‘Unscientific’ innovations at a farm in Pudu Tamaraipatti have impressed veterinarians
The clock shows 5 a.m. Scores of cows come out of their sheds and line up in front of a gate. It is breakfast time. They slowly troop into the fodder area, eat like disciplined children and return. They do not jostle, jump the queue or rough up. And they do not have nose ropes. This is the result of a desi Pavlov-Skinner experiment on animals at a farm in Pudu Tamaraipatti on the Tiruvadavur Road. Earlier, a bell used to ring at 5 a.m. to announce that food is ready.
“We used to ring the bell twice a day to indicate that food is ready. Now the cows come on their own,” says K. Deivendran, who has developed this integrated farm. The 50-acre farm, which came into existence in 2009, is a story of Deivendran’s experiments with farming. Son of a farmer from Vellayathevanpatti in Theni district, Mr. Deivendran learnt all about agriculture from his parents, brother, friends and those who came to sell their produce at his vegetable commission mandi in Andipatti. “I do not have any scientific knowledge of agriculture. I have developed this farm purely on trial-and-error, applying native wisdom,” says Mr. Deivendran. His “unscientific’ innovations have impressed veterinarians so much that they have come to recommend them for others.
He has saved time and money by dispensing with the nose rope. “Cattle breeding becomes costly if the animals are handled by humans. Here, they enjoy an unfettered life. The nose rope is used only for bulls that are difficult to handle. Our workers touch the cows only for milking,” he says. The cattle enjoy a luxurious bath twice a day, by standing in a row. Even pregnant cows are let out for bathing, which ensures hassle-free delivery. The animals swim through a 15-foot-deep canal and stop for a while to enjoy the shower at one end. The shower removes dirt from the face and head of the animal. Native practice of milking is adopted not to leave any residue that would cause discomfort and disease for the cow in the udder. Even the fodder is not wasted. Green fodder is shredded and placed in special containers that prevent spilling and wastage. Fresh coconut pulp is added to dry fodder, which gives the animals a sheen.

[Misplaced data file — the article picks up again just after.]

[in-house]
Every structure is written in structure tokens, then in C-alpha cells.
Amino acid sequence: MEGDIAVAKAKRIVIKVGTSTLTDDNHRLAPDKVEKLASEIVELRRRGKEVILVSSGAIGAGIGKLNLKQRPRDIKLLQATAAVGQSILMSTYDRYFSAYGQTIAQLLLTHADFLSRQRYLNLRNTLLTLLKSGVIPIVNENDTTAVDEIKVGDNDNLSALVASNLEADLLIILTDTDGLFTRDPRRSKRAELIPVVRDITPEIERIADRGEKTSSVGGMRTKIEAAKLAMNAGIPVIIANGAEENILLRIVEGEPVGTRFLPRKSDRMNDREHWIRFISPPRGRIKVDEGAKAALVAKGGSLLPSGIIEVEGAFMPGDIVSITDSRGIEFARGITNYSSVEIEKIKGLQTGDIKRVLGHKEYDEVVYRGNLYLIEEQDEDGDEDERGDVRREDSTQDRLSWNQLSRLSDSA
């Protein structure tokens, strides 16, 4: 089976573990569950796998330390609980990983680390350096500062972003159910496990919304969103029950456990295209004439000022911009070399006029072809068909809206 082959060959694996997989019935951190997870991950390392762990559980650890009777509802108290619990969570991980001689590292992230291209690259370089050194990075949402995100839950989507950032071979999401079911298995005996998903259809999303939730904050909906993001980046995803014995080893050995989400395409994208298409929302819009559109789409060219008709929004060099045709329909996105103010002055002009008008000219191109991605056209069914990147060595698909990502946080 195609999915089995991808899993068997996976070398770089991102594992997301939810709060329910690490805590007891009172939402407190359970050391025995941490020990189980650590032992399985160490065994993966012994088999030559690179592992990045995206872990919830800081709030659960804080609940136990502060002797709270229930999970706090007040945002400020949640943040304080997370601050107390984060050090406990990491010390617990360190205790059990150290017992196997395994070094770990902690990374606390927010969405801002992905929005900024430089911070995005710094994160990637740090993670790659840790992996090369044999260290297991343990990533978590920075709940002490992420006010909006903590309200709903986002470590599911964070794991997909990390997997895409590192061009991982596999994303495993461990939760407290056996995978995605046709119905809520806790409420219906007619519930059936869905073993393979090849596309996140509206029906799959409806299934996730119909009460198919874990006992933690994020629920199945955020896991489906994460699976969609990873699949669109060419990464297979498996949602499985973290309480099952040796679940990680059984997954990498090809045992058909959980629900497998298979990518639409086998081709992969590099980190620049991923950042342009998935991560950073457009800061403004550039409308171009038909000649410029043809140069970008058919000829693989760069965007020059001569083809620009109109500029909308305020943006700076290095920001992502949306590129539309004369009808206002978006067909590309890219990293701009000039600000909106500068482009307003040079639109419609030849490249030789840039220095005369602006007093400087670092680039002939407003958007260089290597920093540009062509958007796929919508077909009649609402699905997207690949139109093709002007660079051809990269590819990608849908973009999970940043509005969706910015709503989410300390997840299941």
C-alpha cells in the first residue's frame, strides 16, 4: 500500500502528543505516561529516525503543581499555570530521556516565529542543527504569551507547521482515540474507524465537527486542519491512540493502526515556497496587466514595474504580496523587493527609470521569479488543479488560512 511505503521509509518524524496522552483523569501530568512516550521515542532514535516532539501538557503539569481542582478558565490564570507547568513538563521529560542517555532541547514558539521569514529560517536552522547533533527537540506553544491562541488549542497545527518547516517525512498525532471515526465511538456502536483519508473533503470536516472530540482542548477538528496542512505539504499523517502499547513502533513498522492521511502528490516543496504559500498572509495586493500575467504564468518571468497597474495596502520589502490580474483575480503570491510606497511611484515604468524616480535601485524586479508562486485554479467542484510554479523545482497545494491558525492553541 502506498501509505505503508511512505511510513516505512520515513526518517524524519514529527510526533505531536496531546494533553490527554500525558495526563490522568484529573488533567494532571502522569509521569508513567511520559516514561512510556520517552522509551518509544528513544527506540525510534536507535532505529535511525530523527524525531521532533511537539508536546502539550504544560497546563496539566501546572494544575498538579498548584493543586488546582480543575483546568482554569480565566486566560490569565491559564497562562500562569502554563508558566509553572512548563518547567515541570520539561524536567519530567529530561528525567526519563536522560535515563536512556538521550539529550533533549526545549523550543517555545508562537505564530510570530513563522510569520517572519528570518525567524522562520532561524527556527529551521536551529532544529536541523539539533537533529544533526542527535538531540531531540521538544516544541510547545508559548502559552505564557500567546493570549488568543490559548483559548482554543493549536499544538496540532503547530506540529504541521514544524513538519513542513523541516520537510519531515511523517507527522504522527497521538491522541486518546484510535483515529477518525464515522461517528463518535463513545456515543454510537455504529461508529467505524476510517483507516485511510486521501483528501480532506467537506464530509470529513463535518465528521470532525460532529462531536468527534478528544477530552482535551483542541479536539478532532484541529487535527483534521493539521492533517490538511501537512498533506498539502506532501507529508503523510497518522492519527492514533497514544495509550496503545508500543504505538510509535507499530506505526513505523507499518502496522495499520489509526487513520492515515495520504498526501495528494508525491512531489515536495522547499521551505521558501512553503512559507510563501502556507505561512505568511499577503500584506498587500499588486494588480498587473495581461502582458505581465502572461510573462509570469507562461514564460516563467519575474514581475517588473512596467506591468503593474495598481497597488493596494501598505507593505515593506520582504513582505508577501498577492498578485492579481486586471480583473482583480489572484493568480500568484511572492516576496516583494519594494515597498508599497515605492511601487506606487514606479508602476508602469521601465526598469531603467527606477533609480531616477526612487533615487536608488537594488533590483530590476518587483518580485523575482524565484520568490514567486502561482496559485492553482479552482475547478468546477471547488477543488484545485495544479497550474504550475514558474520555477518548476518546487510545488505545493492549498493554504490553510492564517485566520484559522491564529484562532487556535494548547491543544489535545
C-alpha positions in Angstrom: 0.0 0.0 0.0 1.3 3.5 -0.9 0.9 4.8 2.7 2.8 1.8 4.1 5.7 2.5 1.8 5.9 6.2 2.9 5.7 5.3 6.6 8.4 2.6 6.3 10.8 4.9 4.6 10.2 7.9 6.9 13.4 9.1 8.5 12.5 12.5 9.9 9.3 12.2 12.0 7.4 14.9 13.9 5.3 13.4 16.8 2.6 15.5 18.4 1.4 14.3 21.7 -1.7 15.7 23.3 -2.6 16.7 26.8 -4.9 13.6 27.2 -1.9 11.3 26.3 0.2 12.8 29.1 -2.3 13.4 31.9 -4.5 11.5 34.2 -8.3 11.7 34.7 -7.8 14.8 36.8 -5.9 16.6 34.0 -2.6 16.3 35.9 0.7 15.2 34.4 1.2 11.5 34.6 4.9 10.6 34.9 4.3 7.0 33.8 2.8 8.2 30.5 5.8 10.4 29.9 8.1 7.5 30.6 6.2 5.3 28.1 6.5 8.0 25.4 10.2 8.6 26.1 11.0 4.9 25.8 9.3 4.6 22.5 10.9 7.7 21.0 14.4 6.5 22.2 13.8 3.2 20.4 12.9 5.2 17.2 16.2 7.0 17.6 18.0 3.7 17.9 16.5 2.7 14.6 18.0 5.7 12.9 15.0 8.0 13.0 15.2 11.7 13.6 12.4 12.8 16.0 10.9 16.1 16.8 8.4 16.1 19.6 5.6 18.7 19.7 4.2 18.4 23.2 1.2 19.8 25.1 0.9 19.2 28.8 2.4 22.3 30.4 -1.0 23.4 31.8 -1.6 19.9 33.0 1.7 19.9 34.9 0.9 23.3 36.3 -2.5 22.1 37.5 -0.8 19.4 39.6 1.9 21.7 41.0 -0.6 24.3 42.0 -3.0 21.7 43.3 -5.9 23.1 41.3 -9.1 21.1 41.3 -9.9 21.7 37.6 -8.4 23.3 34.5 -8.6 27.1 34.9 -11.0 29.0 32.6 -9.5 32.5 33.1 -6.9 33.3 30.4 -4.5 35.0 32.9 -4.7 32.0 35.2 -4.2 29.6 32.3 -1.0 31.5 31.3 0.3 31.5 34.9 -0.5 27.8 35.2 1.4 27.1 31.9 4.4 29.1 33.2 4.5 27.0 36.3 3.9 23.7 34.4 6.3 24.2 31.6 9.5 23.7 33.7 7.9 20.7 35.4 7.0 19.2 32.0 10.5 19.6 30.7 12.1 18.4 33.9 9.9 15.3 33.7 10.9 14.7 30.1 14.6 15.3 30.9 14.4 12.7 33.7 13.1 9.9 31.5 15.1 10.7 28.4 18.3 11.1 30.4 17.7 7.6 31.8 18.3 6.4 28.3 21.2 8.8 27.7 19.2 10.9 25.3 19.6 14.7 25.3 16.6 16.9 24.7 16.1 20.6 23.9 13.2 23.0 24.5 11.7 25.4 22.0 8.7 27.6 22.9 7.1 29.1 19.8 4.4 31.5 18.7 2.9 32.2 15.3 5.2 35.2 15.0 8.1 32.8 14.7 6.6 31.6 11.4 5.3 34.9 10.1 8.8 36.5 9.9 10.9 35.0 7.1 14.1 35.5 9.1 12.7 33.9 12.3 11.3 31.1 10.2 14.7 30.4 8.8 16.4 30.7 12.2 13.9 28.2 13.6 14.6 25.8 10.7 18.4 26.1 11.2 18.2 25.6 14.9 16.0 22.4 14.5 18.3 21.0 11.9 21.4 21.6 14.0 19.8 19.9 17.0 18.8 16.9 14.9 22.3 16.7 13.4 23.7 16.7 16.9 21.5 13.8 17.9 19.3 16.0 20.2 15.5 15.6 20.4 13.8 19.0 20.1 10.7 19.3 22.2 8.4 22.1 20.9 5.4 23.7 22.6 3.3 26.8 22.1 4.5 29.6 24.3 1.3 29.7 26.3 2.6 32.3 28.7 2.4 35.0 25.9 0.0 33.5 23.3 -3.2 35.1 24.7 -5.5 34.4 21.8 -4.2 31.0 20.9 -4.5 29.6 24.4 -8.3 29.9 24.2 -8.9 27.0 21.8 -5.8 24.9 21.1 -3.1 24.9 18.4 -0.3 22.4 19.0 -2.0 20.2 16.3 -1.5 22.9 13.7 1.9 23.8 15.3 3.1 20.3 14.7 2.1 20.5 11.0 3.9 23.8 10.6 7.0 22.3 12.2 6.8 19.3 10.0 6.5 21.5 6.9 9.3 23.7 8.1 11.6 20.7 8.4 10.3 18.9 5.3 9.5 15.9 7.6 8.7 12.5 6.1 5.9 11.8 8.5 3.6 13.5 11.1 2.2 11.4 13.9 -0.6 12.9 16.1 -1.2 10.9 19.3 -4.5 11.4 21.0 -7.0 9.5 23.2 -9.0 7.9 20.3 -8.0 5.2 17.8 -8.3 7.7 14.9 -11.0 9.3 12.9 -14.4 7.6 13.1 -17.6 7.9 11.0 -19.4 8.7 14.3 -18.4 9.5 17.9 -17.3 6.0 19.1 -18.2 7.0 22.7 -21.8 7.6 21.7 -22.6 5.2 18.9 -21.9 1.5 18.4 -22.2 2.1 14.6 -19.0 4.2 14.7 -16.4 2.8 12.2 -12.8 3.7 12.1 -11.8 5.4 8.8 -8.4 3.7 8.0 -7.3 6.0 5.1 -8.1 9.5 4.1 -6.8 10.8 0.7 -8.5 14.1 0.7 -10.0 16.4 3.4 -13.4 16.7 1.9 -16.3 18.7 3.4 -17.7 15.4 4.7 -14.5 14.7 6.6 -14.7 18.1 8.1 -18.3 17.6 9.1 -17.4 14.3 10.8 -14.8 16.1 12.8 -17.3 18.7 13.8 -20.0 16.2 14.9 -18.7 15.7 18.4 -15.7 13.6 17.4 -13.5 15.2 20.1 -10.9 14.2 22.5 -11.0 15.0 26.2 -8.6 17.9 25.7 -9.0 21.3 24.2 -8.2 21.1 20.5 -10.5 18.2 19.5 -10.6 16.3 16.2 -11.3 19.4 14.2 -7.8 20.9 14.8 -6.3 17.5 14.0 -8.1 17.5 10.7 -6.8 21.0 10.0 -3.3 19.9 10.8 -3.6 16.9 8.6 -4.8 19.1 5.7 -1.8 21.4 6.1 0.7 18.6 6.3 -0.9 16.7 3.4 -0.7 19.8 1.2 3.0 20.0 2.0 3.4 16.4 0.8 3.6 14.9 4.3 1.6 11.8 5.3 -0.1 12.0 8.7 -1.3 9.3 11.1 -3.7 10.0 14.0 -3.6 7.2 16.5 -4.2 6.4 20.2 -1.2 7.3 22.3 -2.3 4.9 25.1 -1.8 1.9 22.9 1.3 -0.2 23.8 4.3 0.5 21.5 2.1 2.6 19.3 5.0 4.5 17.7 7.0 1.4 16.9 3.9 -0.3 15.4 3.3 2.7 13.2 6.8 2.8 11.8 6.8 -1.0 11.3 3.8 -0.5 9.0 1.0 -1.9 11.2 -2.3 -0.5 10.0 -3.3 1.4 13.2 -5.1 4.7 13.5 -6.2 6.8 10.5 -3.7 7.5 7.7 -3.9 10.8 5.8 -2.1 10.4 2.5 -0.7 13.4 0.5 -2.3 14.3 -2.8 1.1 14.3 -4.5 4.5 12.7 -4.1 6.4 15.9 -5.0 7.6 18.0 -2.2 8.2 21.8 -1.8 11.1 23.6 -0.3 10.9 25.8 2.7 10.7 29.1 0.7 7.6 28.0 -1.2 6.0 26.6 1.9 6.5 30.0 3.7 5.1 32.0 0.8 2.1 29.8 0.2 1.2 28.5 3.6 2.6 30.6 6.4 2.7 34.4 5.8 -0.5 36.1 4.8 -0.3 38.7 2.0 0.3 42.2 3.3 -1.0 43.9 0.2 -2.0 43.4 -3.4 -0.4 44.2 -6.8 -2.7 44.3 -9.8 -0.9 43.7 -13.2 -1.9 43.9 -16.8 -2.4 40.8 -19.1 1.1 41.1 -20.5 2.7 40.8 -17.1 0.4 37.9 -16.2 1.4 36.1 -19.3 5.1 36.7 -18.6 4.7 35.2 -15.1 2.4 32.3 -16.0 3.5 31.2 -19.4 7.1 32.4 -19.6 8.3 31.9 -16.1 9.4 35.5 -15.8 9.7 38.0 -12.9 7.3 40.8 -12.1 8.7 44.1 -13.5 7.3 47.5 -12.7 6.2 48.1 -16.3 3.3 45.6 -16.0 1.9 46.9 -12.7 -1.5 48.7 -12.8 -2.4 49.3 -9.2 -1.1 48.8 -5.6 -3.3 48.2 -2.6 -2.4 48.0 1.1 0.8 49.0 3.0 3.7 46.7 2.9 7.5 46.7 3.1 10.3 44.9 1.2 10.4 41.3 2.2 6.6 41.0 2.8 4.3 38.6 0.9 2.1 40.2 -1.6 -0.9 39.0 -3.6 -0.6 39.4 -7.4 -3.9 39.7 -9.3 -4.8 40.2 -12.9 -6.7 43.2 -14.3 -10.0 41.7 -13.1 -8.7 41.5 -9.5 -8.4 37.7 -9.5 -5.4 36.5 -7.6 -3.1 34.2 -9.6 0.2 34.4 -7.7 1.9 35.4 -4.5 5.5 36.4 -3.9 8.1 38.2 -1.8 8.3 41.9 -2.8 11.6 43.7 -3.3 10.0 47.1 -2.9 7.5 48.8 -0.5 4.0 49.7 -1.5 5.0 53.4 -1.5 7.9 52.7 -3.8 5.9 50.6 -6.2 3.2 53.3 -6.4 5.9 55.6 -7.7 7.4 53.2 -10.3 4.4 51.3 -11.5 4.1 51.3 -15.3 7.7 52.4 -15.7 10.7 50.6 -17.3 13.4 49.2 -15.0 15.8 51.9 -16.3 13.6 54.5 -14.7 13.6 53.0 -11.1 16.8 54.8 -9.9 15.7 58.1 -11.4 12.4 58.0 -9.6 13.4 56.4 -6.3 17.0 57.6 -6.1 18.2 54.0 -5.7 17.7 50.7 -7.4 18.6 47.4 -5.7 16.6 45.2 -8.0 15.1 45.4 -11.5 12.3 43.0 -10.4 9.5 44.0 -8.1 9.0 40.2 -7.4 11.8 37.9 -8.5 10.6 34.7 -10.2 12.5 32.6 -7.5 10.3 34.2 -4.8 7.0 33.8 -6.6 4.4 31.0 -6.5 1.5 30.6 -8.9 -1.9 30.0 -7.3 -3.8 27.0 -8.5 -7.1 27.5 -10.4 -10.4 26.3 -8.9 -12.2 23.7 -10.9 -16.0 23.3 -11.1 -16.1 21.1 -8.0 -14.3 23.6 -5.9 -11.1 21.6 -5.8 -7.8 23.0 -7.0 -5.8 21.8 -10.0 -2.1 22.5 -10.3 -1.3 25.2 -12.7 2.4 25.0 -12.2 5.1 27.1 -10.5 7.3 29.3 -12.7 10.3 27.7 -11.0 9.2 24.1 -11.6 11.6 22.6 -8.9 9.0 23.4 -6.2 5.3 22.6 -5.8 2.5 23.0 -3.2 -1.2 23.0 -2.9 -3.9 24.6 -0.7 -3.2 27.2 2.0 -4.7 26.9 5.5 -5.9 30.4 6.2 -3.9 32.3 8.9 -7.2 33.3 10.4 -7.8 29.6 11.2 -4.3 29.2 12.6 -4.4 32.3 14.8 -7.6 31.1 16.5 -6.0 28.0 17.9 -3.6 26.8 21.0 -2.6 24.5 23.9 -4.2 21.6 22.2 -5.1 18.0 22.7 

The scene is not different in the poultry and sheep farms. As a value added food, sheep eat popcorn made by roasting maize in hot sand. Chicks drink milk from plates. The birds are not cooped and they rest in the trees at night. “When cattle and birds have a free life, maintenance cost is low,” he says. Mr. Deivendran has effectively addressed the water issue, which plagues farming. Out of the 10,000 saplings he planted in 2009, 8,000 trees now stand tall. The farm has adopted high density farming. This has brought down evaporation level. He uses drip system for irrigation by drawing water from nine rainwater harvesting ponds. “Not a drop of water is wasted here. Even waste water is filtered and recycled,” says Mr. Deivendran. The farm provides free drinking water all round the year through a tap installed outside to residents of Pudu Tamaraipatti, says P. Manikandan, president, Madurai District (Wet and Dry) Farmers’ Association.
Entry of chemicals is forbidden in this farm, where 25 species of trees are grown, and technology is passe. Only used materials such as casuarina poles, tin sheets and waste plastic are used all over. Free food is offered to all workers three times a day. According to Mr. Deivendran, farmers should scrupulously maintain profit-and-loss account, as a first step, to make farming a profitable venture. Pamayan, an expert in organic farming, is hopeful that this model can be adopted by any ordinary farmer or as a cooperative venture.
First published by The Hindu